There was an increase in calls to helplines from victims of domestic violence during the COVID-19 lockdown. Afghan nationals continued to be deported to Afghanistan. The Federal Government continued to refuse child asylum-seekers. There was a rise in online abuse against Black people, Muslims and refugees.
In March, a nationwide lockdown due to COVID-19 was imposed and being in public spaces was generally prohibited. After restrictions were lifted at the end of April, the Constitutional Court ruled in July that a blanket ban regarding public spaces was not provided by law and was therefore unconstitutional.
Under lockdown restrictions, all public gatherings and protests were banned by the relevant authorities. Public assemblies were permitted again from May, provided the necessary COVID-19 precautions were taken. However, the authorities continued to impose unnecessary and disproportionate restrictions on some demonstrations for health reasons despite precautions being put in place by organizers. In September, a “Fridays for Future” march to demand action against climate change in Linz was restricted to a rally with a maximum number of 1,000 participants. In October, a regional administrative court ruled that these restrictions were illegal.
In July, concerns were expressed at the multiple bureaucratic hurdles that 24-hour care workers from other EU countries had to overcome in order to access benefits provided by the COVID-19 hardship fund.1
Following the March lockdown, domestic violence helplines reported a 38% increase in calls from women seeking support and safety. According to media reports, there were 24 femicides in 2020.
In December, the Constitutional Court overturned a law prohibiting primary school children from wearing religious head coverings, finding that it breached the rights of Muslim girls who wear the headscarf, including their right to freedom of religion and non-discrimination, and could lead to their marginalization.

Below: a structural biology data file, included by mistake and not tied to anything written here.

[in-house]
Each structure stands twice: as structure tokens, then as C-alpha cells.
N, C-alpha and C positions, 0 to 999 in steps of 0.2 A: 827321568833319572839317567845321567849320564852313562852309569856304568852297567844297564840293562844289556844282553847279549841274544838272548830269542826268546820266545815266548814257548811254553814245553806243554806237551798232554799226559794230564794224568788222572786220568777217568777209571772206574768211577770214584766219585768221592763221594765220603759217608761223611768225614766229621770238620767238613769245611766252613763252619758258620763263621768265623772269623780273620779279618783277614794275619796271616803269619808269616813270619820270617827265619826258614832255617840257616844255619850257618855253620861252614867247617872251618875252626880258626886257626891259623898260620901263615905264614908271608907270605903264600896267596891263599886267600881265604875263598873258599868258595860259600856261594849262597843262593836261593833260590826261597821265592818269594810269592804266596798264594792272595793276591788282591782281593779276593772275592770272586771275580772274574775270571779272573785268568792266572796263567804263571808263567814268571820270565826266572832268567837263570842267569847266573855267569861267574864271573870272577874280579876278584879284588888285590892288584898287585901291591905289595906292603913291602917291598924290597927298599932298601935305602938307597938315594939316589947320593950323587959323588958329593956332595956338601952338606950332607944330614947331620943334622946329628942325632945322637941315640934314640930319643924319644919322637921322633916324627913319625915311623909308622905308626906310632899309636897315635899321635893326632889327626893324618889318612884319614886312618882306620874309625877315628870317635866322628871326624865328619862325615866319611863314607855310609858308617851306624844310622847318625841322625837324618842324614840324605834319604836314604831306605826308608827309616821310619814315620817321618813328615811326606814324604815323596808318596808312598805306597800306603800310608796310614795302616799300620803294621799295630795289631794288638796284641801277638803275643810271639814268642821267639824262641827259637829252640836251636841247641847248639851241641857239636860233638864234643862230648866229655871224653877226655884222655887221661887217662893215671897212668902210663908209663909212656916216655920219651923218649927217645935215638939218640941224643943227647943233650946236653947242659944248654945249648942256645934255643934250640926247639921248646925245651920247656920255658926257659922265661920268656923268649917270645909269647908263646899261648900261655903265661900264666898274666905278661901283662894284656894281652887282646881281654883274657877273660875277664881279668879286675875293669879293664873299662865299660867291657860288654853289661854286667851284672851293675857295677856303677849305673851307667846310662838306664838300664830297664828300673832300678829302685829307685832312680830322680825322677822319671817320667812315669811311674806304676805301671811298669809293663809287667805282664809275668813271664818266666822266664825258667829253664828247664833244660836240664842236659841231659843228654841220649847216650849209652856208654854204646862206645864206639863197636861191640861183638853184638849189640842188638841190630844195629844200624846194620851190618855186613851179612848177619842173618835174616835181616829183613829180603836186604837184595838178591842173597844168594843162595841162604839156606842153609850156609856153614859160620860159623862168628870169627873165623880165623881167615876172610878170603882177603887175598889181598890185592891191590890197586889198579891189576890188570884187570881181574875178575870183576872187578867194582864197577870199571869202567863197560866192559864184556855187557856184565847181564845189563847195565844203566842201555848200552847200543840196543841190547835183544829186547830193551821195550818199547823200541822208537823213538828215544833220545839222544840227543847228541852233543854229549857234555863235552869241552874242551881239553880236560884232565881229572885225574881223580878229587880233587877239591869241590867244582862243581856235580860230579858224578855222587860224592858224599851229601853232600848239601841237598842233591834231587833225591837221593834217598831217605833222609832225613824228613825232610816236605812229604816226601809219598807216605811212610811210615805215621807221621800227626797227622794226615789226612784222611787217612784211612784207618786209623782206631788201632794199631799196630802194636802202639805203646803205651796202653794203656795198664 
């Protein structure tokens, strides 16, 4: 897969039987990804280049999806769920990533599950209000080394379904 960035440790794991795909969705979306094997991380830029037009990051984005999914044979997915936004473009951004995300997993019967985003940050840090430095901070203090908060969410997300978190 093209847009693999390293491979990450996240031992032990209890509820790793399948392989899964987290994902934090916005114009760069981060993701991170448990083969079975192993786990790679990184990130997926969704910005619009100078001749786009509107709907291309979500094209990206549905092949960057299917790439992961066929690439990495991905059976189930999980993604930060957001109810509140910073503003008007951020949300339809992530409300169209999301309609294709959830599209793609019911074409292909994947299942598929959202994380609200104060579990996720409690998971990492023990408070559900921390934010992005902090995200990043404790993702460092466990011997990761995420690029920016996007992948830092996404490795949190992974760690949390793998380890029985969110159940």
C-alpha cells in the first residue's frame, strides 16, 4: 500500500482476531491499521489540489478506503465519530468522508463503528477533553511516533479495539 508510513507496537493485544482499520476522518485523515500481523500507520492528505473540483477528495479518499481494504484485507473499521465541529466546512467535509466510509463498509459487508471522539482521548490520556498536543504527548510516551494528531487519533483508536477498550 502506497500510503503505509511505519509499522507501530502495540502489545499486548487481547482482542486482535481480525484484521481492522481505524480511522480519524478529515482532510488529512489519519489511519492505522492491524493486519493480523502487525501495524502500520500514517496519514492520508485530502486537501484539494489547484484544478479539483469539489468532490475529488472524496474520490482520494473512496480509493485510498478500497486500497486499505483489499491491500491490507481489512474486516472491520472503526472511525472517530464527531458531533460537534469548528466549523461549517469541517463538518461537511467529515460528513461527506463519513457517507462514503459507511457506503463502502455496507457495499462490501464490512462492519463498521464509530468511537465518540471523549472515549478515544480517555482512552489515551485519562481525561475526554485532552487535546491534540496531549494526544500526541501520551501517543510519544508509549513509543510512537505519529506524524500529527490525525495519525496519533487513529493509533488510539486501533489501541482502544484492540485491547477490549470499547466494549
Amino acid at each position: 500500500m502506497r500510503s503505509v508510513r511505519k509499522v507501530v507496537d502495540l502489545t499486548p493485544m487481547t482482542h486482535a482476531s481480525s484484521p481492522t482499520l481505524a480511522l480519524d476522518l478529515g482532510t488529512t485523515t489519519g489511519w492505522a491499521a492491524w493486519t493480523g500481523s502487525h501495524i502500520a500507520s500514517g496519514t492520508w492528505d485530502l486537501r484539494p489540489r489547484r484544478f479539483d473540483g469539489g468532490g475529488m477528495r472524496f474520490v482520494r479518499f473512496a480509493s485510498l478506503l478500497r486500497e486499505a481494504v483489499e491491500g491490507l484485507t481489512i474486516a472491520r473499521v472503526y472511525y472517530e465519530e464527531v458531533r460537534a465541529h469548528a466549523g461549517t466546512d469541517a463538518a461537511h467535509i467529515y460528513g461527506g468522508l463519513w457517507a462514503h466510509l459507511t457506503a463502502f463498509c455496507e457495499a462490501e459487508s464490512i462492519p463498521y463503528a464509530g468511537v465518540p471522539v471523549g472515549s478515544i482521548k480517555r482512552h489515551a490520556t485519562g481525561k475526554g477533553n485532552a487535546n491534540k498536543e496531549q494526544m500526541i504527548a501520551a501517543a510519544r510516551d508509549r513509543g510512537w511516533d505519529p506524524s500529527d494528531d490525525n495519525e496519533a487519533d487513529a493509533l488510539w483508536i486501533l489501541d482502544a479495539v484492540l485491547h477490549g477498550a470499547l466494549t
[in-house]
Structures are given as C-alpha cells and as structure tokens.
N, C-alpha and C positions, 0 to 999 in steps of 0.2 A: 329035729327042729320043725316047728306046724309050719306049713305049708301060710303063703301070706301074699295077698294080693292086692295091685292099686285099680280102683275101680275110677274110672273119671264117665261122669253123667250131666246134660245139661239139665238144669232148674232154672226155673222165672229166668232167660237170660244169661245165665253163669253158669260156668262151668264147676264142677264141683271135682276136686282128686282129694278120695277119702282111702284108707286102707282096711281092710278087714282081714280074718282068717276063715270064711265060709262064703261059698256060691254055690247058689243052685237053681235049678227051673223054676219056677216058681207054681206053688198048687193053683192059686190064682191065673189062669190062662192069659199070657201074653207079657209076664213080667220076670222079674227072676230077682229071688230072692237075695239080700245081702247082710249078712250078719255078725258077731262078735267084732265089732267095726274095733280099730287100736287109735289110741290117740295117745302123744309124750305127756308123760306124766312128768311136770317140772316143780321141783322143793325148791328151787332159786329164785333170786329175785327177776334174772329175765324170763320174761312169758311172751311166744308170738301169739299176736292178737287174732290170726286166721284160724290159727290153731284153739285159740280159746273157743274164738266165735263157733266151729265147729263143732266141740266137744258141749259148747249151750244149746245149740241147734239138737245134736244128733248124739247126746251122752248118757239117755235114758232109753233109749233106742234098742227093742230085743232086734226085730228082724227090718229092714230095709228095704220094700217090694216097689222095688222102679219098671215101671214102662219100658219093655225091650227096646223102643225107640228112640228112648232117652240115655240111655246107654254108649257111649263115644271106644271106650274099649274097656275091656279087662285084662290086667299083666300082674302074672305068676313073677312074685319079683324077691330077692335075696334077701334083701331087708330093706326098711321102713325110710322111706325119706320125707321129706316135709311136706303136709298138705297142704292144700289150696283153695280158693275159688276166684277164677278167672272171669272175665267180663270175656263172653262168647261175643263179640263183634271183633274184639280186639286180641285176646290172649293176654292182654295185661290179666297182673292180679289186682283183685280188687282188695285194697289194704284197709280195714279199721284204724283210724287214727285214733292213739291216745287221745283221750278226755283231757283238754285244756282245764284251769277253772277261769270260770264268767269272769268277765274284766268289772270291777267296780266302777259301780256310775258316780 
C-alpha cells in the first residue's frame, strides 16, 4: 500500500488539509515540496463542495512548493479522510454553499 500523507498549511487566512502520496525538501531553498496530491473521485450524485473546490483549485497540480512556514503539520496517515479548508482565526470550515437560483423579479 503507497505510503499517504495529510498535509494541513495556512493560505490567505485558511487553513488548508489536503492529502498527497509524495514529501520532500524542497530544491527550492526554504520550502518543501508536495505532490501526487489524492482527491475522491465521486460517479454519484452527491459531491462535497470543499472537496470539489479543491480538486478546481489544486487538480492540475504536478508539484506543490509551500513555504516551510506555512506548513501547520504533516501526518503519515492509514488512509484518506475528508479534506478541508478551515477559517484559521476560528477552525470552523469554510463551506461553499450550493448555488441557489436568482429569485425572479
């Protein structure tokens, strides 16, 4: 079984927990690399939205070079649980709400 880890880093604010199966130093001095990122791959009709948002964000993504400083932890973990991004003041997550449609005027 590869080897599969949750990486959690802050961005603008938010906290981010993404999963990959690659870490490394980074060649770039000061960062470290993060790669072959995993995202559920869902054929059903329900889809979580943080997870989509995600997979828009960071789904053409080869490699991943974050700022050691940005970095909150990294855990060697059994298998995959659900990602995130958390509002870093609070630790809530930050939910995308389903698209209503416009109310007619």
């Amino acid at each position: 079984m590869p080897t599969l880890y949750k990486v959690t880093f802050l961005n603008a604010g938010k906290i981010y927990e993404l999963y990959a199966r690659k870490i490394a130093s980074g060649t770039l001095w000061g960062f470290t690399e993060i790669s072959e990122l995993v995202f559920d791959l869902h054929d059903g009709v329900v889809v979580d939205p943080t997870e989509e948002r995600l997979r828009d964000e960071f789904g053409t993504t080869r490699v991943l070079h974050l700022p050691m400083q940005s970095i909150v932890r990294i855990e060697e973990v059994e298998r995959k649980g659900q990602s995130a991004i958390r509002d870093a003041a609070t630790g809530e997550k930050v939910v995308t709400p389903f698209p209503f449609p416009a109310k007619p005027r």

In February it was announced that contracts with civil society organizations providing legal advice to asylum-seekers were to be terminated at the end of the year and the responsibility given to an agency embedded in the Ministry of Interior. Concerns were raised by several organizations about the potential implications for the fairness of the asylum procedure.2
Between January and March, 37 Afghan nationals whose asylum claims had been rejected were deported to Afghanistan, in violation of the principle of non-refoulement which prohibits states from returning individuals to a country where they would be at real risk of serious human rights violations. There were no deportations to Afghanistan from April to November due to the COVID-19 pandemic, but in December, Austria resumed deportations to Afghanistan and 10 further Afghan nationals were deported.
The Federal Government continued to refuse to accept asylum-seekers from the Greek islands, despite a resolution by the Vienna State Parliament committing to receive 100 asylum-seeking children for relocation.
According to civil society organizations, from the beginning of the pandemic there was a significant increase in abuse and attacks online, especially against Muslims, Black people and refugees. In December, a controversial bill regulating hate speech online was approved by Parliament. Several organizations raised concerns that the bill was overly broad.
In January, the newly elected government committed to establishing an independent investigation and complaints mechanism for allegations of ill-treatment and excessive use of force by police. In August, over 40 individuals and civil society organizations, in a joint letter to the responsible ministries, urged the creation of an independent and effective mechanism. They also expressed concern that the lack of identification badges for law enforcement officials was hindering access to justice.2
Following a terrorist attack in Vienna in November, authorities dissolved a number of Muslim associations on the basis of problematic procedures. In December, the government proposed several law reforms related to terrorism which gave rise to concerns about how some of the new provisions may impact the human rights of particular groups of people.